The Spire – Review

For a first time theatre goer, I really wasn’t sure what to expect of the Spire, a play about the origins of the spire atop Salisbury Cathedral. Once the slow-motion effects kicked-in, I was back in familiar movie-like territory, and sat in awe of a well-designed, cinematic play with a local story to tell.

Originally a novel by William Golding, and adapted to the stage by Roger Spottiswoode, the Spire was originally intended to be a feature film, and I got the feeling it could’ve made a good one. There are moments where the cathedral crumbles and the spire sways uncontrollably in the wind, and the play does well to portray them using set-design and special effects, but the darker sides of the story are left untold, possibly due to difficulty in showing them on stage.

The story follows Dean Jocelin’s quest to build a spire atop the cathedral after he receives a vision from God, and continues to demand its construction against the advice of Master Builder, Roger Mason, who deems the foundations too unstable to hold the increased weight. It’s not that building the spire is so significant (except to the Dean), but it’s what the Dean is willing to sacrifice along the way that makes the play so encapsulating.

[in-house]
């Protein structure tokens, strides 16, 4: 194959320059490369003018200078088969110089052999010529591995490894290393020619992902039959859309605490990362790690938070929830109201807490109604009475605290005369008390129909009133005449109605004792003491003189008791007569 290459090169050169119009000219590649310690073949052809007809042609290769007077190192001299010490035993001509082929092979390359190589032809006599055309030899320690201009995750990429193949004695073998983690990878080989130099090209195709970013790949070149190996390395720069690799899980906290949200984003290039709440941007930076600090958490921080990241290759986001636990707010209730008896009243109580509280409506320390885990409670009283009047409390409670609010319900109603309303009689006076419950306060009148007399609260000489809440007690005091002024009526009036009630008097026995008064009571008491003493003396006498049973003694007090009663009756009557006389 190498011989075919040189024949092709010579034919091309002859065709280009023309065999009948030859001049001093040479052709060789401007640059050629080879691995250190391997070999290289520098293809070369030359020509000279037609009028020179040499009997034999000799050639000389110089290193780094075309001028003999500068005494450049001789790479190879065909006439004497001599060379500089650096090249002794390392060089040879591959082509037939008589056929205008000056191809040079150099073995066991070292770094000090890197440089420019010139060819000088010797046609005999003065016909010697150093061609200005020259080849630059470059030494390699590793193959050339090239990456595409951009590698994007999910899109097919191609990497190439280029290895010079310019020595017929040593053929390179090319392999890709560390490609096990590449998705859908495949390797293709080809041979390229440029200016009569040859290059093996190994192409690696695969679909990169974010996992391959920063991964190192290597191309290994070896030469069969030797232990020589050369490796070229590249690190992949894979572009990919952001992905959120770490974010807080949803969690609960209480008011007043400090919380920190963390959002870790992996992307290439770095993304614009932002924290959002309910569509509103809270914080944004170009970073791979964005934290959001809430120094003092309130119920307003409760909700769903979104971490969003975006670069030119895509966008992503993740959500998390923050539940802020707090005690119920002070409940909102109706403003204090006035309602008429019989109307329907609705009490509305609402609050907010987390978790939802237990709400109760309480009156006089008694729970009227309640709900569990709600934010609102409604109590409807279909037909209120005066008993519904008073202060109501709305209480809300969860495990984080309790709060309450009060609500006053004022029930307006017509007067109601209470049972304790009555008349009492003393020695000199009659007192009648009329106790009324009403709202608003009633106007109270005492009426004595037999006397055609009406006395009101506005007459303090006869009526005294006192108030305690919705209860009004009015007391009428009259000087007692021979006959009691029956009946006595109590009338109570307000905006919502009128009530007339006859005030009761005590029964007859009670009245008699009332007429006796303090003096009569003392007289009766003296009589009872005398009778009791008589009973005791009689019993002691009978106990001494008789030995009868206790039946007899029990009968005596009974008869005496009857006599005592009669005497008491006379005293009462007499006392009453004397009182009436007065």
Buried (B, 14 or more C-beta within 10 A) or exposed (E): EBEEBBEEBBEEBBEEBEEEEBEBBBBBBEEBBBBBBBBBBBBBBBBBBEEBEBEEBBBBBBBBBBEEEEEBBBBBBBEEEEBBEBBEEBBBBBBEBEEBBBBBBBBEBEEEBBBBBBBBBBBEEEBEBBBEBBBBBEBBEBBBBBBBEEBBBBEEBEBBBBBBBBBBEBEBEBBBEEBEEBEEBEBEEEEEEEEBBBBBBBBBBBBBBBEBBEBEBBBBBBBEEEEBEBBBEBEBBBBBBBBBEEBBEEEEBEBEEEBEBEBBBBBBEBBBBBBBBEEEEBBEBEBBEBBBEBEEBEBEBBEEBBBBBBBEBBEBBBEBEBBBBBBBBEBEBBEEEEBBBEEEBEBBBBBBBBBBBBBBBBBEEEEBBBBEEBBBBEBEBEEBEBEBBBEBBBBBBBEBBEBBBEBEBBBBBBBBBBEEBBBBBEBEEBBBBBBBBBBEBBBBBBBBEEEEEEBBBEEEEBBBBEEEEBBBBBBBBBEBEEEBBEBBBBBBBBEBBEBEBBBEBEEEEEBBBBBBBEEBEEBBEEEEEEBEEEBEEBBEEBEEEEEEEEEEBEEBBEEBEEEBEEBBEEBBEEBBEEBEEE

I loved the Dean’s character. You could see he was so blinded by his vision that he’d go to any lengths to get the job done, and as the story unfolds, starts to become physically and emotionally damaged by his quest, and hurts the institution of God, and those whom he loves.

The failing in the story was to portray the sanity of the Dean, who proclaims an angel at his back gives directions to build the spire, and he refers to self-flagellating, as if his sanity is crumbling, and his vision from God in-fact the hallucinations of a very sick man.

It was a great play and a great piece of drama, although I would have made the Dean take the ultimate sacrifice at the end, as I felt he didn’t pay a high enough price for completing his quest. For a first time theatre goer, it was quite good, with plenty of visual treats and intense (if a little wordy) drama, and I certainly hope that one day it reaches the screen as well as the stage.

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